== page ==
Poet Tree: Revisiting the past

Most people use photos to remember the past. I do that, too. For example I remember asking my brother to take this photo of me in early July of 1979. I had just graduated from high school and I was going to be attending Syracuse University's College of Visual and Performing Arts the next fall. They had requested a photo for the Freshman "Face Book." (I don't actually remember what the thing was called, but now the only name for it is ubiquitous.) I look back at this photo all these years later and see the teen I was- a loner- a bit of a weirdo- always hiding behind my hair and my collection of hats. I wasn't very happy either. A photo can tell you some of that, but a journal or a poem tells you so much more.

Since April is poetry month, I decided to revisit my past- and to do that by reading poems that I've written over the years. Someday I'd love to create a collection of them and illustrate it. My working title is: "I Have a Little Poet Tree in Me." But here and now I want to share a trio of poems from a few different periods of my life. It's amazing how you can gauge your own feelings, emotions, life, and the very times around you by the things you write. So without much further ado, here we go:

I wrote this poem just before that photo of me was taken in 1979. Seventeen years old. Full of angst. A broken heart. A girl who loved boys, but also loved language and poetry even more.


If I see you in the present future
I know the past was not too perfect
You can correct me if I'm wrong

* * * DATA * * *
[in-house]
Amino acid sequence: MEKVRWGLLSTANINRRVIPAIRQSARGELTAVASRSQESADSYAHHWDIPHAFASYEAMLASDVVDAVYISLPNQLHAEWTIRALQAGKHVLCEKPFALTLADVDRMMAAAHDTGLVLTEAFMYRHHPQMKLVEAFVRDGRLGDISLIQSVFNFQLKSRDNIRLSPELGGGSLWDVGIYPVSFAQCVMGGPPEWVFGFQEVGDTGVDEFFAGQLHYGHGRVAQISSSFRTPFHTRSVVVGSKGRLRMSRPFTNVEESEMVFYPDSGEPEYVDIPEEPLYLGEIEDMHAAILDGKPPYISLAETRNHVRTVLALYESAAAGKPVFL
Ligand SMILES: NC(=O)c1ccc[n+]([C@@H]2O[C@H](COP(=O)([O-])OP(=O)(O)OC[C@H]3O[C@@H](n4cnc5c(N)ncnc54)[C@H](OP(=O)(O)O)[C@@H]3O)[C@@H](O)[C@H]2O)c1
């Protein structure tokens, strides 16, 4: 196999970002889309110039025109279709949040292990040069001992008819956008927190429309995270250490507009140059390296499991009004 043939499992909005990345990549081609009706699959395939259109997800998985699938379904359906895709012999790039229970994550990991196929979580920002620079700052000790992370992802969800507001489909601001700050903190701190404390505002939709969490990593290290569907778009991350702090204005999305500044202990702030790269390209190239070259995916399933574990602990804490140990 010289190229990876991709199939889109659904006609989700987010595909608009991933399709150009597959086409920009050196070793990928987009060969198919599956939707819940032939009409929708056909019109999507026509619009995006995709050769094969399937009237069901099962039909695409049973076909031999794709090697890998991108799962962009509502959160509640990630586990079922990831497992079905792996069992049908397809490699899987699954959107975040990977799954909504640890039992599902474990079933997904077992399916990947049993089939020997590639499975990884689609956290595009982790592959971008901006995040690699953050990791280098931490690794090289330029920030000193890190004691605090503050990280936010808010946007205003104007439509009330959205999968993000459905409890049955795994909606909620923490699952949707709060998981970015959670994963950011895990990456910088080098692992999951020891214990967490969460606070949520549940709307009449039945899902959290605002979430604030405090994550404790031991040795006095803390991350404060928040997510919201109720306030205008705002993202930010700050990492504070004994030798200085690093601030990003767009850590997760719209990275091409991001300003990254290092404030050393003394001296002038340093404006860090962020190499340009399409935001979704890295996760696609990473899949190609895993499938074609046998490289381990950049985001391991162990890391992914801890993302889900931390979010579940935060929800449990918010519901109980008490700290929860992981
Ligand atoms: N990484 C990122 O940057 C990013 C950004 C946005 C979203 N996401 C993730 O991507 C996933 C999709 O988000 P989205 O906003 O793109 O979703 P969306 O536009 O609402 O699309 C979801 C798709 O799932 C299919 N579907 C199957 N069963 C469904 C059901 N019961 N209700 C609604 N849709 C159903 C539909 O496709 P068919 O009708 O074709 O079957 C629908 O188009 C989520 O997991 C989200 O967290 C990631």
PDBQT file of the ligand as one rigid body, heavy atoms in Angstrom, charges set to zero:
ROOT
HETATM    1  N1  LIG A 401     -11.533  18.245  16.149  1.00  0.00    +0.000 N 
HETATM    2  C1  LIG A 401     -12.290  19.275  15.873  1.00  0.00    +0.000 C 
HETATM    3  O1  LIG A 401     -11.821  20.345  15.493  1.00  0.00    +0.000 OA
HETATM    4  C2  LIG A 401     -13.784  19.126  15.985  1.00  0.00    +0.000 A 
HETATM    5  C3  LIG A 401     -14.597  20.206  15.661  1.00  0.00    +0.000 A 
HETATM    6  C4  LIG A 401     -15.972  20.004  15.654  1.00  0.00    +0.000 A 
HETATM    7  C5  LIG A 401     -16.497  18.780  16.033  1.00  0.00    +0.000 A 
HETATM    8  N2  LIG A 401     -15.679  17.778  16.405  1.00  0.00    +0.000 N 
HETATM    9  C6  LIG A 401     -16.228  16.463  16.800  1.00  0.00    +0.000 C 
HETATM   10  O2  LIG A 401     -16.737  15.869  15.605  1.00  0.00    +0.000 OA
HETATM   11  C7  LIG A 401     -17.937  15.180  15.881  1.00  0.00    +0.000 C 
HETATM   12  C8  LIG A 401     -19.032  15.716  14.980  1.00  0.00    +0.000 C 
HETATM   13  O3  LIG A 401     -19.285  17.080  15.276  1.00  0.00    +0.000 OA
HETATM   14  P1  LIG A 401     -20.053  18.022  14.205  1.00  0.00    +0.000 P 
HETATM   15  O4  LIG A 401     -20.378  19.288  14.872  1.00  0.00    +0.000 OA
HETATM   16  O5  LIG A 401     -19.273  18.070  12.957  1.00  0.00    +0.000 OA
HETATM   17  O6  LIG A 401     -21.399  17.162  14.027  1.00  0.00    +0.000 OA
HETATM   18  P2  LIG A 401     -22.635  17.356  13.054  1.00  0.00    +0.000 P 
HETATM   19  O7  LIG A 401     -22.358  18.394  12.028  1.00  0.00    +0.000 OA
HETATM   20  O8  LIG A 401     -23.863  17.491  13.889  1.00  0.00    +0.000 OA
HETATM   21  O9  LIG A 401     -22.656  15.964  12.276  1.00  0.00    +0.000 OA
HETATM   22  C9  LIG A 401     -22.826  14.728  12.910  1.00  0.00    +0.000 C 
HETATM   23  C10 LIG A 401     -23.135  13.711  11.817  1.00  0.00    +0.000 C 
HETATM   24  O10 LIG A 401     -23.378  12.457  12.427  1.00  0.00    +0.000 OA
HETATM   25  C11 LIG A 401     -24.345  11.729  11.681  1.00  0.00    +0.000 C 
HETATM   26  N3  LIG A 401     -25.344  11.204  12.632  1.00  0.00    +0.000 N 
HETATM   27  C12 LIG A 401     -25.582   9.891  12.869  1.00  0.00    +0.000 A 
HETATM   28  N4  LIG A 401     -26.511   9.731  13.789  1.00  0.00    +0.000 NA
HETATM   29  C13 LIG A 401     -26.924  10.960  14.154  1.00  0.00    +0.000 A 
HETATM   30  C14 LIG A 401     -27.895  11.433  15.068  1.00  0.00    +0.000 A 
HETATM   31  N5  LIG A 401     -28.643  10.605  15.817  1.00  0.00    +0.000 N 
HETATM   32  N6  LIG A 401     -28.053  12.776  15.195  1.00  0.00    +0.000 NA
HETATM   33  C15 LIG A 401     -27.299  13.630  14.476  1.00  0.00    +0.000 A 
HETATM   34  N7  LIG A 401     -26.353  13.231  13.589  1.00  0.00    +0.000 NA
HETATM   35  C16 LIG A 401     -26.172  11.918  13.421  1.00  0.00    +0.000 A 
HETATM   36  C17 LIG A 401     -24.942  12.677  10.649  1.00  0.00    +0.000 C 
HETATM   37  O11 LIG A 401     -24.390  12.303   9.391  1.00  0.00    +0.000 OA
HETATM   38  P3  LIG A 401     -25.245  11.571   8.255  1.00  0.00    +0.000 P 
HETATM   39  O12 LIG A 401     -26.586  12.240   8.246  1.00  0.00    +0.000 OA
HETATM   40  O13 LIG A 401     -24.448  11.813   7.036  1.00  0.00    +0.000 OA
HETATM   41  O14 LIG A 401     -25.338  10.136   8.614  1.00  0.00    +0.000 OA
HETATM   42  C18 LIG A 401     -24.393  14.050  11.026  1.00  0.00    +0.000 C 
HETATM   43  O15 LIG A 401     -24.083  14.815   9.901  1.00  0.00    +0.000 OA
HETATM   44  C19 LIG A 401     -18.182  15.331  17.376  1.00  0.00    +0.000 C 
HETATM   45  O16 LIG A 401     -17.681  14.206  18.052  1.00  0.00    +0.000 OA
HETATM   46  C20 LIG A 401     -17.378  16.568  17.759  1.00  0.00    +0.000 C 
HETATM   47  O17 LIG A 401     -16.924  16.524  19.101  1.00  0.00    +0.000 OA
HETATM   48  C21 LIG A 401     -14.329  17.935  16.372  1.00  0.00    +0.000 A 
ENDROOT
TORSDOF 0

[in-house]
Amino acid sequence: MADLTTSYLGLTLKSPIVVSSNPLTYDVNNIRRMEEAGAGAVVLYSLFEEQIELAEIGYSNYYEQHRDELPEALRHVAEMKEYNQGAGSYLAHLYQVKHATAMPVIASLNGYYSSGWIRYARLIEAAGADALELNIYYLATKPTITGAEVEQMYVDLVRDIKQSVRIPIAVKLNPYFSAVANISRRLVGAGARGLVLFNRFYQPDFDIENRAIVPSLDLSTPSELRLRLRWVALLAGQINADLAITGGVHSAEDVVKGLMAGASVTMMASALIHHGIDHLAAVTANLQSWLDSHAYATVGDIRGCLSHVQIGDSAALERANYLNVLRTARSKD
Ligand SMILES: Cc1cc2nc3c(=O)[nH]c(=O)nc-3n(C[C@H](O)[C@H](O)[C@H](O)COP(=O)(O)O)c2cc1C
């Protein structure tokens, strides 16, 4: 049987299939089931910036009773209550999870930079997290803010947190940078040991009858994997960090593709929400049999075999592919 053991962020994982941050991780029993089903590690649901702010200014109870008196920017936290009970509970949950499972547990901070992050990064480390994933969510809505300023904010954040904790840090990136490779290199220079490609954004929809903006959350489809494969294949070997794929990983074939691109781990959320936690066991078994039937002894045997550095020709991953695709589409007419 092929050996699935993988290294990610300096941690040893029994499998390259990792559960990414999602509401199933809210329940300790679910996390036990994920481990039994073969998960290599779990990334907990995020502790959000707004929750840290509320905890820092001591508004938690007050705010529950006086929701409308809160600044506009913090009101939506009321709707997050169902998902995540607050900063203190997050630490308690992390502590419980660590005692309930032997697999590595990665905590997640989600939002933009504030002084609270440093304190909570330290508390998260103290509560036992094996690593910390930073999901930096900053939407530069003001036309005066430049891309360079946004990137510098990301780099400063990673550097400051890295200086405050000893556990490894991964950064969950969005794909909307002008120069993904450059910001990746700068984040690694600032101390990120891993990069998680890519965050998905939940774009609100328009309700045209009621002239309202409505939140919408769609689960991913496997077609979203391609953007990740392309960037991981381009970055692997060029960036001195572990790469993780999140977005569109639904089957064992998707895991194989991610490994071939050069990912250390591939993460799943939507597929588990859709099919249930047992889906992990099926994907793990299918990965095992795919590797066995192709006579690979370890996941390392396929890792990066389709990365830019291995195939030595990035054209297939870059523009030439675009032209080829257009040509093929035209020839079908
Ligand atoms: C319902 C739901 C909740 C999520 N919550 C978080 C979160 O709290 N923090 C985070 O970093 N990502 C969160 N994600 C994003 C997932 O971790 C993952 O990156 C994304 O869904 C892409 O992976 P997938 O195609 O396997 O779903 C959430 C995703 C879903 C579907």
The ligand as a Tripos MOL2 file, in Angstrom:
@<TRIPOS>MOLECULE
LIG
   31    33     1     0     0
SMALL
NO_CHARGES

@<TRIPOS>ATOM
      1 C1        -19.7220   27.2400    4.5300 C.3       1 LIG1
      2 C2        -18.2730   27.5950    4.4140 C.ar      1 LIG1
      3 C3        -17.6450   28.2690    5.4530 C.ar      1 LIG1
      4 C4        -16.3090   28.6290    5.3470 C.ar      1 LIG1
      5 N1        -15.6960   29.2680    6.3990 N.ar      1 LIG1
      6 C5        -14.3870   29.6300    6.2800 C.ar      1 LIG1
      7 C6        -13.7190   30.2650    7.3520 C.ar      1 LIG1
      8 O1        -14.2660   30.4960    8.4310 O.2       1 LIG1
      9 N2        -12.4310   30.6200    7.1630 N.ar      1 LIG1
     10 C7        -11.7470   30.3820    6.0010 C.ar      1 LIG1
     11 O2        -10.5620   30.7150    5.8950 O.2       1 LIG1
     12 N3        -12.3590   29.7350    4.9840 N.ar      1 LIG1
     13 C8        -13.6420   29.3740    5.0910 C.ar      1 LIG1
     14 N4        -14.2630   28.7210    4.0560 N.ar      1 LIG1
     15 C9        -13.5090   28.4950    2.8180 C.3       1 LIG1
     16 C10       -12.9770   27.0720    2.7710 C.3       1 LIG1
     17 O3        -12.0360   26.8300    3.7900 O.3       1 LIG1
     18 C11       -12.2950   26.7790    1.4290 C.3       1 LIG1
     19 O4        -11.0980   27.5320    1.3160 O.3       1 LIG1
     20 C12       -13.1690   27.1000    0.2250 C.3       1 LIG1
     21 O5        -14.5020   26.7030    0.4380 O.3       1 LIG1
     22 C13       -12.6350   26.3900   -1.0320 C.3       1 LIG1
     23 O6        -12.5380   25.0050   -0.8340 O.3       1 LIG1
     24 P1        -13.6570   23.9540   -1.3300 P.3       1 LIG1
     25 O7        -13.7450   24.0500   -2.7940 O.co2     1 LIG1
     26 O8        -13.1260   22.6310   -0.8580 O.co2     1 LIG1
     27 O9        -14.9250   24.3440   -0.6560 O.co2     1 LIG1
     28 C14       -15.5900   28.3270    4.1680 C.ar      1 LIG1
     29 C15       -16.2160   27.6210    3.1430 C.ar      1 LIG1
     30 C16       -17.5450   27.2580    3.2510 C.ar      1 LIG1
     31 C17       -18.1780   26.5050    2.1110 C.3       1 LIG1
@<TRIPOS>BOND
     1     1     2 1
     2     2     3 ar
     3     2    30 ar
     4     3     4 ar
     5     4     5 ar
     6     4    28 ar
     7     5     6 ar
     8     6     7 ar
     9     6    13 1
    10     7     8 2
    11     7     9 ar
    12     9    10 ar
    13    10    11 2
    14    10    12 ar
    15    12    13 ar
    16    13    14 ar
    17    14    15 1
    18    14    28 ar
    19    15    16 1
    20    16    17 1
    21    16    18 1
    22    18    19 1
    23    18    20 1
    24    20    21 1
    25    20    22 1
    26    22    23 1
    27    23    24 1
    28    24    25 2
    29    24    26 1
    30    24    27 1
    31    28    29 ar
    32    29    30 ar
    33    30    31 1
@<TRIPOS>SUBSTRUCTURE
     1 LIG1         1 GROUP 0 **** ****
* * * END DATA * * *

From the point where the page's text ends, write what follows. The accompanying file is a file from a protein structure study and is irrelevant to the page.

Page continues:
I'm feeling tense so I'll move along

Although there was a pause in our stanza
I think we left the line open
We can write more if you care
Or we can punctuate it there

We can have rhythm or flow smoothly
Or perhaps we can be spontaneous
It's hard for me to see
Just tell me if you want to be free.

©Nina Laden 1979

Then in May of 1993 I was very excited. My first children's book, "The Night I Followed the Dog" was about to be published by Chronicle Books. I was sharpening my mental pencils and coming up with new ideas, and the process became poetic... so I whipped out my IBM Selectric typewriter and wrote this:


Sometimes the world is a blank piece of paper and there is no ink in your pen.

Then gradually the clouds part, and in one corner of your mind, the sun gets in and a small shadow grows in the shape of something you've seen before, but never in this light.

As the light seeps in, warm and rosy, you see textures and shapes combining in new ways. The picture is hazy, but if you squint, you can see the edges.

Shapes, forms, colors, all swirling in an electric dance.

You start to recognize the place, the content. You find yourself drawn into the image. You have not seen it before, but you are comfortable and you know where you are.

You are happy, floating, enlightened by your discovery.

The light brightens, the edges define, the shadows lend weight. You feel a sense of solidity.

This feels good, honest, but you let a small cloud in the window.
It does not belong, but still you consider it. Maybe it was sent for a good reason.

You check the corners of your space. You must know it intimately.
You find a small crack. It is nothing, you assure yourself. This is still a fine place, you can fix it.

Meanwhile, the cloud is growing. It is casting a dark shadow.
The shadow dances around, and you are fascinated by it. You stand in the shadow wanting to feel its' motion.

But it takes your energy and grows bigger.